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  • To those who want more grammar in school: Get off my lawn!


Comments Jul 7, 2015 8:23 am

I agree that many of the grammatical rules taught in school are arbitrary. Missing from your analysis, though, is the fact that, rightly or wrongly, socio-economic class and "proper" grammar have always been linked. An aspiring lawyer won't be successful with a statement such as "me and him are working on the case." Those in power (or more accurately, those who teach the children of those in power) set standards. That said, teaching "the naming of parts" (flat-earth) and prescriptive grammar do tend to drain the life out of language. In my teaching, I tried to show (and critique) both approaches, but I also emphasized that breaking the rules carries risk.

Reply to at 8:23 am Jul 11, 2015 12:21 am

Couldn't agree more with many of the sentiments you expressed.  As a linguist, I too get frustrated by prescriptive grammar. However, I still believe that there still is a place for outmoded "grammar" rules in the classroom, if only because--as other commenters noted--society at large still considers these rules to be valuable.  Perhaps a good way for grammar to be explained in schools is really within the context of another language like Latin, which has highly structured grammar.  Then students could compare and contrast how Latin expresses certain ideas and how English does.  This at the very least might convey the variegated nature of grammar systems, while still giving students a grounding in basic grammatical principles that prescriptivists still cling to.  Perhaps a diachronic approach might be handy too, if only to show that grammar is capable of shifting.

Reply to at 12:21 am Jul 11, 2015 5:41 pm

The reason not to use "literally" when a statement is not literally true is that it creates a false statement.  If you feel the need for a spacer, or emphasis, I suggest ", like," which suggests that the statement is not literally true, and gives a better hint of the author's or speaker's meaning.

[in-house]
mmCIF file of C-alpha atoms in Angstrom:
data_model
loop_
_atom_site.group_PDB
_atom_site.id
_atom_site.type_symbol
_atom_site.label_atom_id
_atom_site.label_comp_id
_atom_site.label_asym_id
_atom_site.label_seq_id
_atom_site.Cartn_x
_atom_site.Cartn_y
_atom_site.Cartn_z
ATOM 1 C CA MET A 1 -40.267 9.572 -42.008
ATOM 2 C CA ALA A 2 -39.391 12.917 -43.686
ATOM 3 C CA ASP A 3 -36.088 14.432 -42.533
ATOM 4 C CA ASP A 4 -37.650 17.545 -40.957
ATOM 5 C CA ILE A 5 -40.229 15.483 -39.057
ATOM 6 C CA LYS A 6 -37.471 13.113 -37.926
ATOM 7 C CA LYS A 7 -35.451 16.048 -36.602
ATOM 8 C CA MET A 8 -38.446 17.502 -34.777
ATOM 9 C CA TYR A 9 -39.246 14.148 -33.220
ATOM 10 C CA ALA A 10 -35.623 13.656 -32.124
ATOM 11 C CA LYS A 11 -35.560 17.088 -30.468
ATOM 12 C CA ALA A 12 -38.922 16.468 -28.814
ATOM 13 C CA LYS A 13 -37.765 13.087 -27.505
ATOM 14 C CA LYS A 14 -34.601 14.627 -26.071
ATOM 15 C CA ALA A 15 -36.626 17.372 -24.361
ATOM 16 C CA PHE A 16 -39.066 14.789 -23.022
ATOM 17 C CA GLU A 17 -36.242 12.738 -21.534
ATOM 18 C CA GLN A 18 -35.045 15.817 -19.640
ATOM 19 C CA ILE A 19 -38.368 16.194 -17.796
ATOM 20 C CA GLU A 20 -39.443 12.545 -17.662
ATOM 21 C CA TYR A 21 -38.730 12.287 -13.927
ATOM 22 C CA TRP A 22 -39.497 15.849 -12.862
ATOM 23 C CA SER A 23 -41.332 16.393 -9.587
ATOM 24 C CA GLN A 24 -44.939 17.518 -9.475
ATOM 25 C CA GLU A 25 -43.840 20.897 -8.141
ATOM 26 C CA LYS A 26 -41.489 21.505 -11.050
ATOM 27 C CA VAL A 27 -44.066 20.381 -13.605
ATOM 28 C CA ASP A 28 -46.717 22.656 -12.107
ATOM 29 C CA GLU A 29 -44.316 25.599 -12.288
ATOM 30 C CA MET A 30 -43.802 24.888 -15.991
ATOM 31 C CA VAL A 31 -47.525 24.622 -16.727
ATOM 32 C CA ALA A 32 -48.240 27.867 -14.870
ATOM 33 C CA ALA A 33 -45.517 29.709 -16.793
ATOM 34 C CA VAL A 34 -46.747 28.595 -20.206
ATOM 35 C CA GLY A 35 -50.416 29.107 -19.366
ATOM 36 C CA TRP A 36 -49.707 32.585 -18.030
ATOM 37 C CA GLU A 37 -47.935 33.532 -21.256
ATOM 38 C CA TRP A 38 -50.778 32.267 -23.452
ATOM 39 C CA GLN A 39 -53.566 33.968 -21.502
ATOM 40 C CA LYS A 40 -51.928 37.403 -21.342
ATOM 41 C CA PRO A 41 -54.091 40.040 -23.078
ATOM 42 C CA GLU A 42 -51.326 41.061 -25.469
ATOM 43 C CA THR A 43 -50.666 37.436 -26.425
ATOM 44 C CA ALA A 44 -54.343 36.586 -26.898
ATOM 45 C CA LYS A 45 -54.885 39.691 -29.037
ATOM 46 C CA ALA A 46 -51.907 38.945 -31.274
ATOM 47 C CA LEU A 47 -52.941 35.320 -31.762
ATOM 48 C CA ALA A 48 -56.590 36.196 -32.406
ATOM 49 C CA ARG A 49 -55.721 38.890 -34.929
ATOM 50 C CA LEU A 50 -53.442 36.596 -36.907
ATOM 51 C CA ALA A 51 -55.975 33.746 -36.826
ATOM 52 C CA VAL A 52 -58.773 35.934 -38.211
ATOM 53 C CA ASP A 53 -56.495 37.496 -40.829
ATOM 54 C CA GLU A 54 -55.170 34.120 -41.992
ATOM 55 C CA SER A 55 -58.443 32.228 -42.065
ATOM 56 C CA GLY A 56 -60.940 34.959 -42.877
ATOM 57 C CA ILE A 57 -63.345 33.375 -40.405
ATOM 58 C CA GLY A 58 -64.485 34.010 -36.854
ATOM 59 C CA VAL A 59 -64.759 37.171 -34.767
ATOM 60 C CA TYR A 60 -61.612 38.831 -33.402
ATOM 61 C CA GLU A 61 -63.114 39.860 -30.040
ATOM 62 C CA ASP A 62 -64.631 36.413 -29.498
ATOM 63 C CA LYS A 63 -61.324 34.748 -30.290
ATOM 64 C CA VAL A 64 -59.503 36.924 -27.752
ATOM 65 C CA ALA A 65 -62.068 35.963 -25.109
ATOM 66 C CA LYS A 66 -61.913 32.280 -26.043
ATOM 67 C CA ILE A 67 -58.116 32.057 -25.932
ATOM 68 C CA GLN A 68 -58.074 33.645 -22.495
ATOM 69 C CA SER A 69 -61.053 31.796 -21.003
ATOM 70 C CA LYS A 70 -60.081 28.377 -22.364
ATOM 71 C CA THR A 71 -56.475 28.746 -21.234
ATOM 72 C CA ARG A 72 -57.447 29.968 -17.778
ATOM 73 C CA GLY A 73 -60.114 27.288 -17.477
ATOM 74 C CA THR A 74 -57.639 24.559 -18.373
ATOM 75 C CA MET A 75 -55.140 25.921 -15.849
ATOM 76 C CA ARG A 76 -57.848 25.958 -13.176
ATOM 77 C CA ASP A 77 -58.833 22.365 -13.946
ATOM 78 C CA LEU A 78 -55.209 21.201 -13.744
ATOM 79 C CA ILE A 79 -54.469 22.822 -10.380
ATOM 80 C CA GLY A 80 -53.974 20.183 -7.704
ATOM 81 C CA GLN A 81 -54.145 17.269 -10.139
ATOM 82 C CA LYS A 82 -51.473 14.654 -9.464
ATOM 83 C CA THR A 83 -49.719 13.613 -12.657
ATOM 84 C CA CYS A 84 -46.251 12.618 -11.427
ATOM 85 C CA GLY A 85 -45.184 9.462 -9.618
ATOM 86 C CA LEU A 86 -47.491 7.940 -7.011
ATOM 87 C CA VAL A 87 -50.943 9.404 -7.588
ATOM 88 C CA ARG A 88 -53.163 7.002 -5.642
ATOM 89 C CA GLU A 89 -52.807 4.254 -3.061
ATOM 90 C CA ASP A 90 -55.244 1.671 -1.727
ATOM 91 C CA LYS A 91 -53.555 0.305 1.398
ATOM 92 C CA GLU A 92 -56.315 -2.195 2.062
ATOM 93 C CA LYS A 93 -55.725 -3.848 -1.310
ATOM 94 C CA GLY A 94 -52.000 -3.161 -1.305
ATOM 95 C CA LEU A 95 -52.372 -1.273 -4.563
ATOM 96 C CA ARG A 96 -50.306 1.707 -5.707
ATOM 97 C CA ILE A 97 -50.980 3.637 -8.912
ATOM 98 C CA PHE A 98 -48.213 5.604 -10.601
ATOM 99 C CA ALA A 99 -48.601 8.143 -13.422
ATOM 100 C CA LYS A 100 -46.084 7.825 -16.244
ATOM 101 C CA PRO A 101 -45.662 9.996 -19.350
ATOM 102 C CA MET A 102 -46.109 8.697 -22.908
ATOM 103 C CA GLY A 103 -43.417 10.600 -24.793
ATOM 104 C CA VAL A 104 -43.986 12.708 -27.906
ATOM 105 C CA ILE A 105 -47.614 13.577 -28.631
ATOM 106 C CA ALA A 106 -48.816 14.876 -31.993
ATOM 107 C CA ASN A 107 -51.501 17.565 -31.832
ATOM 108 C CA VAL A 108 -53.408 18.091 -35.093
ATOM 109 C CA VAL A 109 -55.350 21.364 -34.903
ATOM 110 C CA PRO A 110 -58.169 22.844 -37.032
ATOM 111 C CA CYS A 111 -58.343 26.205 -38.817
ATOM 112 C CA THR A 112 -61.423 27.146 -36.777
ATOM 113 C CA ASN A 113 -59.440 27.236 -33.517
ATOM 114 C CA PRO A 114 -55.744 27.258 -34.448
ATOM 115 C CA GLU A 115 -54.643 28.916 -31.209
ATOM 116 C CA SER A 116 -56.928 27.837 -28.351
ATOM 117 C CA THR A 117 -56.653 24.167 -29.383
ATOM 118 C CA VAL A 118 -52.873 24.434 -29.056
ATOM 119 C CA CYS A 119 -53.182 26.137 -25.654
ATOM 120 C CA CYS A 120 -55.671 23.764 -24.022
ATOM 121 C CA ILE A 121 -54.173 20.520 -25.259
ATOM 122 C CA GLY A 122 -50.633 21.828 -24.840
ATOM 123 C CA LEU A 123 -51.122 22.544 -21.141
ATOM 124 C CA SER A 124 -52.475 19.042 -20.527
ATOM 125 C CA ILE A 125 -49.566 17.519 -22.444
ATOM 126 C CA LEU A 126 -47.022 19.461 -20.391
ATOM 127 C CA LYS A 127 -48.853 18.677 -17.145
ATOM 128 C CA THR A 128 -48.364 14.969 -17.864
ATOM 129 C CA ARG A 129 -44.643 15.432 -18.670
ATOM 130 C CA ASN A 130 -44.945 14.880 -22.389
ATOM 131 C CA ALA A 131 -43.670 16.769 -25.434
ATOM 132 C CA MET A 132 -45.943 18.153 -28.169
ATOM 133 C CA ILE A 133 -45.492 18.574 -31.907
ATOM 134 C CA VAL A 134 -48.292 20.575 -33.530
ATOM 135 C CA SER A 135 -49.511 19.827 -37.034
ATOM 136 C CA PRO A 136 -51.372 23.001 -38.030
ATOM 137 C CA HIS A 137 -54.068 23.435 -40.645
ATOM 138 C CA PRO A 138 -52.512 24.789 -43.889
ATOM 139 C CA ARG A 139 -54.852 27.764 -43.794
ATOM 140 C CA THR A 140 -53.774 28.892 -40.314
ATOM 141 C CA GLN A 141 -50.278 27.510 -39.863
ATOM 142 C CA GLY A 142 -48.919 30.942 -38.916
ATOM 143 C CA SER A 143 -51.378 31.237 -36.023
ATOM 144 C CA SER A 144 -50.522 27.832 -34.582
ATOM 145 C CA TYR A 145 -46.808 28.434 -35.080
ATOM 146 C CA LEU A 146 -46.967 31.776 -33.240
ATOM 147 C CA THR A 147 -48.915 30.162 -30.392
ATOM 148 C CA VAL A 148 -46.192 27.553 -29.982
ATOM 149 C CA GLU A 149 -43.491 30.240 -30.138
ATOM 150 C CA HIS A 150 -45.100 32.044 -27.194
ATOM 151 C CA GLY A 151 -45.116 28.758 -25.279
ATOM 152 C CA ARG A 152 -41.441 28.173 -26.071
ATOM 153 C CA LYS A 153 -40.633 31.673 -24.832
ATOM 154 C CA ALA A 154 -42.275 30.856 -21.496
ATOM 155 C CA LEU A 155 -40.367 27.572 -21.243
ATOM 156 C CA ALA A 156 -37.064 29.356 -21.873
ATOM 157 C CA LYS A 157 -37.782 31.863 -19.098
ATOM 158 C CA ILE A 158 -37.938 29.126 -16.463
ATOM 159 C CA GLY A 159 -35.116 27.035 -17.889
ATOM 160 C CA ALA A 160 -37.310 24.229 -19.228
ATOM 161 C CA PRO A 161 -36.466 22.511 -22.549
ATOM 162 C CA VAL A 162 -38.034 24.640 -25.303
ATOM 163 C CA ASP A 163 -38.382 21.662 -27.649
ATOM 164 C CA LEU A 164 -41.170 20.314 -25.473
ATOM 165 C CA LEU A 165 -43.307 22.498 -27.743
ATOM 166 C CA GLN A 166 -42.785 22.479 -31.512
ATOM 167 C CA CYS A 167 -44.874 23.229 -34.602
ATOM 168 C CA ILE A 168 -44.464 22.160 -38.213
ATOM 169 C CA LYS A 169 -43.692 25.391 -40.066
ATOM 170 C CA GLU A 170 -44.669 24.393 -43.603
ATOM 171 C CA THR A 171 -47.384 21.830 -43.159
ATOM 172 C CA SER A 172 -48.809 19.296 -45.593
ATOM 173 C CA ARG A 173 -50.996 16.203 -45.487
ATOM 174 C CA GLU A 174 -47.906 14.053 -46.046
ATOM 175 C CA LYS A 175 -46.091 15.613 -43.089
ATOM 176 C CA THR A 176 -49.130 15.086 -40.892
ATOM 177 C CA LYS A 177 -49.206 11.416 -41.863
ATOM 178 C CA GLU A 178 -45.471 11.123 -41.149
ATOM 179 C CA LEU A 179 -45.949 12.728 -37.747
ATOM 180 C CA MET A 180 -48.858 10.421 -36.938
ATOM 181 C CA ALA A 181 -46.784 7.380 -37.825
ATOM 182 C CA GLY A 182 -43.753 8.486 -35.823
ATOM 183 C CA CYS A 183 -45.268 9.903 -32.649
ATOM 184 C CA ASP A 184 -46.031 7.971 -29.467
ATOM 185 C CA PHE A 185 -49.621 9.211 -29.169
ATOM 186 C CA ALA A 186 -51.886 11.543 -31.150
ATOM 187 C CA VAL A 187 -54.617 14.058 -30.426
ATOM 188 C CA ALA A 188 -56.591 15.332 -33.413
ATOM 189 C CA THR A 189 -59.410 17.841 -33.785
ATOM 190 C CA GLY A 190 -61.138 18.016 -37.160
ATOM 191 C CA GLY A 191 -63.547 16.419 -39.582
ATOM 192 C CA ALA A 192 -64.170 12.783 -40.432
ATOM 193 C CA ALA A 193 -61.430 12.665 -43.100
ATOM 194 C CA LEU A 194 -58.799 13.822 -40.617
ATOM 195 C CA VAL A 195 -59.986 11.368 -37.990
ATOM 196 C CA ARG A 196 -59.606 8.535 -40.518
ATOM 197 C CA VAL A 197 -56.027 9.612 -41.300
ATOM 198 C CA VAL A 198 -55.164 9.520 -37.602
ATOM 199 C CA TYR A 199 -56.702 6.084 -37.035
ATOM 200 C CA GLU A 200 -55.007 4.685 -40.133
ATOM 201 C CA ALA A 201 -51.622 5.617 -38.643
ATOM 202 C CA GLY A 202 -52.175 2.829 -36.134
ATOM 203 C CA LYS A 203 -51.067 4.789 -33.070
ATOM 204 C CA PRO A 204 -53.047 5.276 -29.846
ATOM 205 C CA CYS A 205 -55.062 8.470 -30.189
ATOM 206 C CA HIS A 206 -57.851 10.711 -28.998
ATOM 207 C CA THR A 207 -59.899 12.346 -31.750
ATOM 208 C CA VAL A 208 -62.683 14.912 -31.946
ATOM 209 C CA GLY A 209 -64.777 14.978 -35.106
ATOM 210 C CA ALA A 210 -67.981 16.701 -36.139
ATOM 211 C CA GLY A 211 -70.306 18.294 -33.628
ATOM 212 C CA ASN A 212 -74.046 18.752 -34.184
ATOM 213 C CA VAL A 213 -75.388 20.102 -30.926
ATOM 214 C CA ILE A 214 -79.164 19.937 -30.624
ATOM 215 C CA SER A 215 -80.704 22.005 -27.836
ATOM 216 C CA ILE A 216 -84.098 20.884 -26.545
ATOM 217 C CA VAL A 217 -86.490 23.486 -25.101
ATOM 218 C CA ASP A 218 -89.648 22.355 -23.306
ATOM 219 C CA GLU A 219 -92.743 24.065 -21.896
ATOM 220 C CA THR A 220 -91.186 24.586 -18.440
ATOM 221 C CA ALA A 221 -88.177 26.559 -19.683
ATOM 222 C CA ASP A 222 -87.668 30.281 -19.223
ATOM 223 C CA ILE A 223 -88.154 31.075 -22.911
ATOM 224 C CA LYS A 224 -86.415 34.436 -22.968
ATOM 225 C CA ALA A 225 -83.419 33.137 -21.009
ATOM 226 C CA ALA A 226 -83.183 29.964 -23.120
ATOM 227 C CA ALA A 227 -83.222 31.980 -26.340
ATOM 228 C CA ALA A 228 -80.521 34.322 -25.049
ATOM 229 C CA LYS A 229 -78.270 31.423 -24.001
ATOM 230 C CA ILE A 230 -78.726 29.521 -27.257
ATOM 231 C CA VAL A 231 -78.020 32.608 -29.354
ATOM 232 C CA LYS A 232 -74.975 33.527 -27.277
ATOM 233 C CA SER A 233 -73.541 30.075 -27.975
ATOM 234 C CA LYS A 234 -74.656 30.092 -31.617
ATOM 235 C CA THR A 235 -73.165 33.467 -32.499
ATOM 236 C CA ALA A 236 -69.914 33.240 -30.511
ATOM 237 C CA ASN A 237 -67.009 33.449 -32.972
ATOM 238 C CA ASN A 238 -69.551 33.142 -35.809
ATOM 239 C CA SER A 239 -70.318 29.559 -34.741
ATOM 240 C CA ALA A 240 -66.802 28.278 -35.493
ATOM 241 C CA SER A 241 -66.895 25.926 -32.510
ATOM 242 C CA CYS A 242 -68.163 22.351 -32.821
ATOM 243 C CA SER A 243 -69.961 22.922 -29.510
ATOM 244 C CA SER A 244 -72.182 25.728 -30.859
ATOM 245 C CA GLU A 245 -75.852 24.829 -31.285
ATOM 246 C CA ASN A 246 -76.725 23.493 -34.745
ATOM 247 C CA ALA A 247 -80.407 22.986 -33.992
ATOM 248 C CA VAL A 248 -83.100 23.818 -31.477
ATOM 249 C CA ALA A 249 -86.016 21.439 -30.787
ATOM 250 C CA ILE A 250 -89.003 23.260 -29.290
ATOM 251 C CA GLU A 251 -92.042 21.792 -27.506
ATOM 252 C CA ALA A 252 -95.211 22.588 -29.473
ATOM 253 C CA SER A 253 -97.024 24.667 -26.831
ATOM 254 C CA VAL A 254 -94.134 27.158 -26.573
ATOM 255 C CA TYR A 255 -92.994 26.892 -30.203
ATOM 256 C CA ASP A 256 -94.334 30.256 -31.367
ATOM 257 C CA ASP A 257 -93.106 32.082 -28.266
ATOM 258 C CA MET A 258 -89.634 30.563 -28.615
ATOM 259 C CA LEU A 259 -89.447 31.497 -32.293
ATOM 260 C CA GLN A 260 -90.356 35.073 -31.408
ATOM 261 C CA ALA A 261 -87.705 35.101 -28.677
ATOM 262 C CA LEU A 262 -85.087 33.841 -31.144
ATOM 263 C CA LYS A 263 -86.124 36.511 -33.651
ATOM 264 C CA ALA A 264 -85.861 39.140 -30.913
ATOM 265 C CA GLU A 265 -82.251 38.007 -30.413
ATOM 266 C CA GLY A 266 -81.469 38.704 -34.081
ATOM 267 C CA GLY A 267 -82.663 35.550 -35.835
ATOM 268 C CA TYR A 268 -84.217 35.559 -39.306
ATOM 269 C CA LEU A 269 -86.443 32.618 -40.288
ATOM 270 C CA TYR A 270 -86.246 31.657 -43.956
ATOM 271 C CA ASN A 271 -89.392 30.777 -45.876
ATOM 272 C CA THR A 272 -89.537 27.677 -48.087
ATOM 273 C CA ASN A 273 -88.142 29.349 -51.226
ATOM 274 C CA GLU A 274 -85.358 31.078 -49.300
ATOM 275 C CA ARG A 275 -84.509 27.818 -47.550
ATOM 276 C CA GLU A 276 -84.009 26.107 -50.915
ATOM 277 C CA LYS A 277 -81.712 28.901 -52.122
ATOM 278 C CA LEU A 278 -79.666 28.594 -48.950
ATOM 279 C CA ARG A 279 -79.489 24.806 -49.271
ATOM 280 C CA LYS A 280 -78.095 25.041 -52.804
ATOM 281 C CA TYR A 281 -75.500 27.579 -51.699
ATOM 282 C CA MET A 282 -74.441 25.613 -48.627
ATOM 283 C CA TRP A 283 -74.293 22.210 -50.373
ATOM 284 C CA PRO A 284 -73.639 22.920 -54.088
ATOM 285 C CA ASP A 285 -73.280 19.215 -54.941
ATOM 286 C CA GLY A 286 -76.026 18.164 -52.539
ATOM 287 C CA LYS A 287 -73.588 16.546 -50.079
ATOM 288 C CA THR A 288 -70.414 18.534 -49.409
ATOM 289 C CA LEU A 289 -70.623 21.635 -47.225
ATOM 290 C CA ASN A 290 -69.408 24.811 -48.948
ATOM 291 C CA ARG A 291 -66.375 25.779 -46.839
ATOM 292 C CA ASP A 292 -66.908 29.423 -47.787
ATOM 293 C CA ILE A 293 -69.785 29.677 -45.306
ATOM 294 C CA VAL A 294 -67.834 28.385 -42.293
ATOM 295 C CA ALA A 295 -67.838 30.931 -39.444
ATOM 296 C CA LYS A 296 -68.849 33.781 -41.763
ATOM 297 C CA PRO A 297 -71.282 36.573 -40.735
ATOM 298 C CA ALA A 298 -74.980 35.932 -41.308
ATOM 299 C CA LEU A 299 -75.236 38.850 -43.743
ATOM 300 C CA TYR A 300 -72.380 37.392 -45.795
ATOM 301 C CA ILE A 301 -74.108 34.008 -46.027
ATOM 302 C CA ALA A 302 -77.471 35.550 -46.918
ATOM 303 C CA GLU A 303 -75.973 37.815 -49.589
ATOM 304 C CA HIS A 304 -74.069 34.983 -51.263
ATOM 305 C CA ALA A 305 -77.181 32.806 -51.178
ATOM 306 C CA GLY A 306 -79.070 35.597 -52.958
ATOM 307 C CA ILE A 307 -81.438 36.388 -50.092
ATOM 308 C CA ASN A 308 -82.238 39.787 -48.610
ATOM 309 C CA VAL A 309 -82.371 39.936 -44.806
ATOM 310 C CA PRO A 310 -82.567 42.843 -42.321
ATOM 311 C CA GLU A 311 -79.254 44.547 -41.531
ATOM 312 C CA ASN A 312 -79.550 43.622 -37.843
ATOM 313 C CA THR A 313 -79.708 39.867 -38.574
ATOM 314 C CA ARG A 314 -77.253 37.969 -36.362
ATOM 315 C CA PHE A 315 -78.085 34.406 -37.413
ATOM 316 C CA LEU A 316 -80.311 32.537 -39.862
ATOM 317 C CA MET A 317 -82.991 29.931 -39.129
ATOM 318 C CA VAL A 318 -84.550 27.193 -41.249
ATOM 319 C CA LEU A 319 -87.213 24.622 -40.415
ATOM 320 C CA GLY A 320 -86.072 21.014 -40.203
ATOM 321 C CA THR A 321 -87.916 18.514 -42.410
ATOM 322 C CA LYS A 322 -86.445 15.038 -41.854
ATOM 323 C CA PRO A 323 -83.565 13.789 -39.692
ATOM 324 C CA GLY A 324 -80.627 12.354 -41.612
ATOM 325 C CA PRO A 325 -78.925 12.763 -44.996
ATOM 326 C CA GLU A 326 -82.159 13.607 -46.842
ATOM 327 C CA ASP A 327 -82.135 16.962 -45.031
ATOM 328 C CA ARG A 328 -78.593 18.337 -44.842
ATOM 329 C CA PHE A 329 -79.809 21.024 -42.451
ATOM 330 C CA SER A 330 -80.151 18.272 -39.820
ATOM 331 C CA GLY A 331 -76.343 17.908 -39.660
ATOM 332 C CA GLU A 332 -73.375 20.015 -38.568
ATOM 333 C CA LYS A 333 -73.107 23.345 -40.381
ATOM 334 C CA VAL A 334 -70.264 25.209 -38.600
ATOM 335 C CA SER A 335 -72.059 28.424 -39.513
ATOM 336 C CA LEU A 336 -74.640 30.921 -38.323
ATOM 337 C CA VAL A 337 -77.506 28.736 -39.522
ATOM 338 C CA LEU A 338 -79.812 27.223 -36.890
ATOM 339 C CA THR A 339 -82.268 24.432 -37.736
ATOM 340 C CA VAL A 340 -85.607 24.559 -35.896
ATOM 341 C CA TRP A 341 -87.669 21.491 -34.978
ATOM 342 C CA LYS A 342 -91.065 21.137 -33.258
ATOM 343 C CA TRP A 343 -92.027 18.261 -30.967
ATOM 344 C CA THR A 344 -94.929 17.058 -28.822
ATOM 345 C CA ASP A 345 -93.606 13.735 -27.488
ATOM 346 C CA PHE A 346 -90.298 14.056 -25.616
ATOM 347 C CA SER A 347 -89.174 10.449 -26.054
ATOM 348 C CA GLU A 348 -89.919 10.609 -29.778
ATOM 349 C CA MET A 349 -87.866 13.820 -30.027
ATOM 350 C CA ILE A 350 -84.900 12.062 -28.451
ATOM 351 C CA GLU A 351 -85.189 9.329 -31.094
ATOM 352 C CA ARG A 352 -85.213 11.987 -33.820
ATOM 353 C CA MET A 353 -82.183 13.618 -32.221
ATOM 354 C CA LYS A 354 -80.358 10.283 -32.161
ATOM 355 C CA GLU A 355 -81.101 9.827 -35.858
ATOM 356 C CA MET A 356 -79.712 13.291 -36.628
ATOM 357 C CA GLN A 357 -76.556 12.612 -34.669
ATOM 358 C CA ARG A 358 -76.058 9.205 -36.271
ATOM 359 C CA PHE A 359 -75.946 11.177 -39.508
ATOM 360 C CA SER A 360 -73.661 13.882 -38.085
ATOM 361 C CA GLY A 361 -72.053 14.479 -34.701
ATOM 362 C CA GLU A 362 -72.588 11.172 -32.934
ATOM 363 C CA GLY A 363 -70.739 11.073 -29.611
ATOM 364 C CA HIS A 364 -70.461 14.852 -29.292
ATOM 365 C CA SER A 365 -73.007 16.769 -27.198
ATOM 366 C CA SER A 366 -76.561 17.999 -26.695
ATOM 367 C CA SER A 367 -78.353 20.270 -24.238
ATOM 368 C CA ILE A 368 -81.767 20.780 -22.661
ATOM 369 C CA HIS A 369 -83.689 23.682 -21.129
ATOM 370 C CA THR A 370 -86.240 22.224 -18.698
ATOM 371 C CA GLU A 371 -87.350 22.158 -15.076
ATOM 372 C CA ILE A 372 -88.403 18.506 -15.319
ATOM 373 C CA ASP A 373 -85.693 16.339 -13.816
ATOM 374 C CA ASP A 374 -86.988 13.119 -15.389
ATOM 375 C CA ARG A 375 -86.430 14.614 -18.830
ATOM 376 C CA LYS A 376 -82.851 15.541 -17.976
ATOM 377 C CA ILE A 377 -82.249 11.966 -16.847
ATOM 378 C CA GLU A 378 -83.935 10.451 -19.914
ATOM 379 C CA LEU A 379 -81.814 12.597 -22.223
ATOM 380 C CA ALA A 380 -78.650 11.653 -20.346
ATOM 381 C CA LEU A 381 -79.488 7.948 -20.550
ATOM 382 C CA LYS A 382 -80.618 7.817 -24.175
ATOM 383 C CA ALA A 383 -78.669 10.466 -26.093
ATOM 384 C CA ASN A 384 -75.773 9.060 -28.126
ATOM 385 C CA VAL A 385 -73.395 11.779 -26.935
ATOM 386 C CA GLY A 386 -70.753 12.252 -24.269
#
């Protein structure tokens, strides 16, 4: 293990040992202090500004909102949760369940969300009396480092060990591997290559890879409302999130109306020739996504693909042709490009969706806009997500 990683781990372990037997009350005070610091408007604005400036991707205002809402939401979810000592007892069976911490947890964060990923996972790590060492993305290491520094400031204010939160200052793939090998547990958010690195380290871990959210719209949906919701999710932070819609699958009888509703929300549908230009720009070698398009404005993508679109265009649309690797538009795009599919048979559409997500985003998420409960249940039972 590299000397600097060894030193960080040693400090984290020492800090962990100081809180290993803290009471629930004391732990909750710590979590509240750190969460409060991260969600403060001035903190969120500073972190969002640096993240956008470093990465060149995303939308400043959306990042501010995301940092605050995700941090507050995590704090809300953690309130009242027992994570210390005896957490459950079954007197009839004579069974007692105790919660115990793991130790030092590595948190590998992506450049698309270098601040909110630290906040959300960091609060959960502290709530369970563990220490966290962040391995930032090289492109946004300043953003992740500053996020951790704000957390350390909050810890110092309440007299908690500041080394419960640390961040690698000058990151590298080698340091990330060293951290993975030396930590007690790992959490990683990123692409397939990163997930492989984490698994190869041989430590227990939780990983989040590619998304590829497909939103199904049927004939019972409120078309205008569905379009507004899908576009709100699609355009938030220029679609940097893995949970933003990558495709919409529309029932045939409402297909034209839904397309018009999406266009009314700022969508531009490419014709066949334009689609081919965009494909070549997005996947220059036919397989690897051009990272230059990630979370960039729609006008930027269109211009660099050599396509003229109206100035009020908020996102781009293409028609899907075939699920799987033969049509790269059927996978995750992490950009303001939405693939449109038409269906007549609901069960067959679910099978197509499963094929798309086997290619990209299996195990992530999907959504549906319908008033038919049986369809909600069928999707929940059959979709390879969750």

The rule about "shall" and "will" was invented by a bishop (really!) who was ashamed of how few grammatical rules English had compared to Latin and Classical Greek, and made that one up to help cover the deficit.  Most of the best writers in English stonily ignore him, and I follow their example.

In some types of writing it is best not to use first person singular pronouns.  In other types there is no reason not to.

There are stylistic reasons for preferring active to passive constructions, but the passive voice is perfectly legal, which is why it is taught in school.

Split infinitives are also perfectly legal, but there is a hazard in getting the two parts of the verb too far apart.  The listener may get tired of waiting.  Still, I thrilled to "To boldly go where no man has gone before!"

I understand why those trained in the grammar of highly inflected language would object to starting a sentence with a conjunction, or ending it with a preposition.  I also understand why even very good writers may nevertheless choose to do it.  Another irrelevancy taken from classical antiquity is that we can't use a noun to modify another noun.  In the Germanic languages we do it all the time.

Ignoring the difference between "may" and "might" makes it impossible to distinguish between what may be true and what is known to be false, which is often important.

Reply to at 5:41 pm Jul 11, 2015 5:56 pm

You write: "Oh, and I know you didn’t ask, but English is not in decline, texting and tweets are not bad for our moral or intellectual health..."

Why say this and not defend your positions? Seems to defeat the main  point of your article. Disappointing.

Reply to at 5:56 pm Jul 11, 2015 7:43 pm

Grammar and good usage are for clarity and effectiveness. Anything can be presented like a bag of tricks, or can be taught in engaging ways. We need to be well equipped, in language, so we have the tools of expression at the ready. Understanding parts of speech, tense, case and number does not have to be dull or difficult. As Professor Henry Higgins said of the English in "My Fair Lady," "An Englishman's way of speaking absolutely classifies him." That's true of us Americans, too. Each person's written and spoken American English opens or closes vocational and social doors, narrows or broadens opportunities.

Reply to at 7:43 pm Jul 12, 2015 2:23 am

You said an analytical approach to grammar had no practical value, but you obviously believe otherwise. As do I. 

I compare understandkng how we speak to mental gymnastics. We learn to better listen to people and analyze what they are  saying and how they are arguing. Learning grammar also helps foreigners understand the specificity and nuances of a language. 

Grammar is fascinating! 

Reply to at 2:23 am